Thursday, November 19, 2009

Fear of Flying - Airport Strategies for Traveling with Oil Paints

I have flown often with oil paints and because of my fear of confiscation have always put them in my checked baggage and had no problem.

I always pack them carefully (wrapped in absorbent paper towels, in a closed plastic container), along with a printout of the following page from Air Canada and MSDS forms, following these instructions (look under PAINT and see the heading "Exceptions" for how to pack artist's colors):

When I traveled to Paris I even printed out and attached a statement in French, stating that I was a painter and my materials were not flammable and officially permitted.

When I travel to the U.S.A. (I am Canadian), I also put a printout of the TSA site page stating they are allowed:

However, I really wish I could just use a carry-on bag so I don't have to worry about my suitcase going AWOL. And, unfortunately, these days it costs extra to check a bag.

I had always interpreted the TSA instructions to apply to checked items and not carry-on, but on re-reading the information just now, it seems okay to carry on the paints as long as the tubes are small (make sure you exclude that giant tube of Titanium White, even if it is almost empty) and you can prove they are not flammable. I think I will try this next time, and bring a printout from TSA along with the MSDS which proves that the items are non-flammable.

Of course, you can't bring a huge array of colors and you have to limit your toiletries since everything has to fit into that teeny ziploc bag, AND if you need a largish painting support you are out of luck.

MSDS forms are available online from Gamblin. Look under Gamblin Oil Painting Materials, Artist Grade Oils, and then click on the individual pigment:

MSDS forms are also available from Winsor & Newton, which provides for individual colors as well as their paint in general:

Some of my less mainstream brands such as Michael Harding have not responded to requests for MSDS. I figure if I can prove that oil paints for artist's in general are not flammable, they will probaby accept that none of them are likely to be dangerous.

It is also a good idea, if you check the paints, to politely request in writing that they replace everything in the same manner it was found. I have heard horror stories of people opening their suitcase to find everything coated in cadmium red after an officer failed to put the cap back on a tube correctly. That's enough to ruin your day for sure!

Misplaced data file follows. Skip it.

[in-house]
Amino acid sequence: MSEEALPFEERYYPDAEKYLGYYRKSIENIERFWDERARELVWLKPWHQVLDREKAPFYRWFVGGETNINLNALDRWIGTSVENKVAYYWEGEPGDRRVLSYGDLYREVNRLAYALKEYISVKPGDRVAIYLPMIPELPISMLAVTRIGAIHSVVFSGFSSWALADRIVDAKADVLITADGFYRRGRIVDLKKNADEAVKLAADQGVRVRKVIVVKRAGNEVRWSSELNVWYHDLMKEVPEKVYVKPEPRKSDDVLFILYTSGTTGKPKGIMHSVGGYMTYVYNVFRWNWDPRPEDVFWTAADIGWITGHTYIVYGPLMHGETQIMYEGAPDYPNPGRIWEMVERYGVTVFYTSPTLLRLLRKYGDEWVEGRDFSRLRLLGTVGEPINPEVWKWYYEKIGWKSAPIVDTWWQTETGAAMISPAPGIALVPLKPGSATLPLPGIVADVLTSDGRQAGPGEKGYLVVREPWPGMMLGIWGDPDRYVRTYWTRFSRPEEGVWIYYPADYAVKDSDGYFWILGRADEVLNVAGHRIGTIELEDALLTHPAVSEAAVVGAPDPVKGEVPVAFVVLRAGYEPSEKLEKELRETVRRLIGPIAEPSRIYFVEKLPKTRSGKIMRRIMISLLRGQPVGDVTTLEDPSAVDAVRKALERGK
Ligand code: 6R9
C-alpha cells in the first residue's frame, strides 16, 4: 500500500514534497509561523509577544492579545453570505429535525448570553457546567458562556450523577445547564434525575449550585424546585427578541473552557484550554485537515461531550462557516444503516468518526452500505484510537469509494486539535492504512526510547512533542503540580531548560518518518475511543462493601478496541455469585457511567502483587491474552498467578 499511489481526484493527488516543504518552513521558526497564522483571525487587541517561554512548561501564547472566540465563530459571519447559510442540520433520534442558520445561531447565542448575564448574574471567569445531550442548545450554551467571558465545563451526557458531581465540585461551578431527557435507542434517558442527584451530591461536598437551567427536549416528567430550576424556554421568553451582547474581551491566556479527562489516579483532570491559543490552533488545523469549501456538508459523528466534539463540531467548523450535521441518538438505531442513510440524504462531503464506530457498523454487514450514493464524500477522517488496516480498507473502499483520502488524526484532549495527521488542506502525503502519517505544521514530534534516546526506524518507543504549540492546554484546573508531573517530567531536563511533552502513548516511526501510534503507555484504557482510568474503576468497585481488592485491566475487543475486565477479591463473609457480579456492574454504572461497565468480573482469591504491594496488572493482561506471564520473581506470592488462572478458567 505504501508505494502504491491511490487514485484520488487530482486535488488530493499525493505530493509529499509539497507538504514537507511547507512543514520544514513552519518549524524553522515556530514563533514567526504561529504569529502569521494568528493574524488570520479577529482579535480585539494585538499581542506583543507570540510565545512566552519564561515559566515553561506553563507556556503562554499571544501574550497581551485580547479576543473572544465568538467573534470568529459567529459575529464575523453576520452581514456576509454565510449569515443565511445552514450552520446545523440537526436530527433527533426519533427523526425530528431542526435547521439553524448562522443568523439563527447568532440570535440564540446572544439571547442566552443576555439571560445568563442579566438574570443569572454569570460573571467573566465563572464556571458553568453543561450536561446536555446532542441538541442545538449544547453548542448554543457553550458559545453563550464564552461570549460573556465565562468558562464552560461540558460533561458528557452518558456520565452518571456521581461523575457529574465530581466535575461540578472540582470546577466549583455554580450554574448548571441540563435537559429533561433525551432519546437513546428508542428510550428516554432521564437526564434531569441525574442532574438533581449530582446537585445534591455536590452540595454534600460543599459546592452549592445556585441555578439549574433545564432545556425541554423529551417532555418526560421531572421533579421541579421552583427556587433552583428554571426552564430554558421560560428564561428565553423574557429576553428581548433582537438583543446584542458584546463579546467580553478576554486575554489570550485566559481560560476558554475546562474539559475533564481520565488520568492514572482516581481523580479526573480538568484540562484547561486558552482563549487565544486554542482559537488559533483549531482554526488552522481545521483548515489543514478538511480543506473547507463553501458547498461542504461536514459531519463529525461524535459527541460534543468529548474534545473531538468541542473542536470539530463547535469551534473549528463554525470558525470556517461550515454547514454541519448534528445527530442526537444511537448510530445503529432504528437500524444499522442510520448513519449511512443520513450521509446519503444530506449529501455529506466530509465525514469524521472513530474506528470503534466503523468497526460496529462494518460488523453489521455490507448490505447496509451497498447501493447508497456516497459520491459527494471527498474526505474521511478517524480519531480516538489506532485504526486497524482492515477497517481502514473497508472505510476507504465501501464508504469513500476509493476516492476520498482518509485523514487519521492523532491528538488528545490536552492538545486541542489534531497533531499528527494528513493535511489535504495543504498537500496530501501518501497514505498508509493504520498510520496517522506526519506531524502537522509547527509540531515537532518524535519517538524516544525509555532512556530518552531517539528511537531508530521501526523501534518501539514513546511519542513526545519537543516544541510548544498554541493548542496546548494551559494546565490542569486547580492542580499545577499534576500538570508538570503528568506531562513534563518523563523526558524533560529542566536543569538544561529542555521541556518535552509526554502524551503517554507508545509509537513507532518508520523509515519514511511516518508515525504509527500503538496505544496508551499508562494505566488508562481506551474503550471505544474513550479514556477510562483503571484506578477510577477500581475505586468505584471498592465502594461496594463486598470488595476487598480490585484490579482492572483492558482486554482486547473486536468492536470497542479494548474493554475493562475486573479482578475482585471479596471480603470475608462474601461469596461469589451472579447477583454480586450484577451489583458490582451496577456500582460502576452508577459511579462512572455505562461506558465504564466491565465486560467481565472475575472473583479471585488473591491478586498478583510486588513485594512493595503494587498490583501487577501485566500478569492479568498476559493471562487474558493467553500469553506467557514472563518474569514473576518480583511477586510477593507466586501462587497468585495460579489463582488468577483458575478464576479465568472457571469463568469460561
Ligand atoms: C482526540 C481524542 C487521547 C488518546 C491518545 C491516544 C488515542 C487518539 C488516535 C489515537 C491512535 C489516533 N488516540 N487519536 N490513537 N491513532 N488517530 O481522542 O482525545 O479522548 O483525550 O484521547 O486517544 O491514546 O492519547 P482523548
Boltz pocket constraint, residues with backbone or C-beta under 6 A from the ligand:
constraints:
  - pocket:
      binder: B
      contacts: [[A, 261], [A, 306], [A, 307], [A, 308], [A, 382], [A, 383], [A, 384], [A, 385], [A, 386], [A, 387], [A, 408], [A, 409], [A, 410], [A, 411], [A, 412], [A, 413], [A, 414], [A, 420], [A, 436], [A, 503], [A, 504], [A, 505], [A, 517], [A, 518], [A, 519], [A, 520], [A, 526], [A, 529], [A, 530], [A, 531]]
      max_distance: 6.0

Thursday, September 17, 2009

Art and Fear - Overcoming Procrastination, Perfectionism and Paralysis to become more Productive

I have been thinking a lot about this subject because unless I have a deadline, nothing I do is ever finished.

Why? Because I always think I will be able to improve it some day. So the paintings that have not left my studio remain unsigned, unvarnished and unframed.

What leads us to delay completion? I am no psychologist (unless you accept my armchair degree in self-help reading) but I have come to the conclusion that I believe I can improve on my mostly completed paintings, but I am also afraid to completely mess them up - and believe me that has happened more than once!

So I procrastinate - I start a new painting, take another workshop, read a book, cook something, make a phone call, travel somewhere, go shopping or any other activity, rather than knuckling down and addressing whatever it is I think needs to be changed and tackling it with courage and skill.

I think that is why I like the start of a work - it is easy to be completely free and change things with abandon. Nothing is precious. Right eye 1/8 of an inch too high - paint it out and start over! Don't like the color of the background - change it!

I have a full library of books on the subject, so I know I am not alone in this kind of avoidance behavior. Julia Cameron has written a very funny cartoon book entitled, How to Avoid Making Art, and exposes some of the silly ideas we use as excuses for not working when we ought to be working.

Right now I have two portrait studies that need a few slight tweaks and have been patiently waiting for my attention for months. So here I am, writing a post and drinking coffee instead and dreaming of my next painting.

Today I am going to head down to my studio and finish something. Nike has it right - let's all just do it!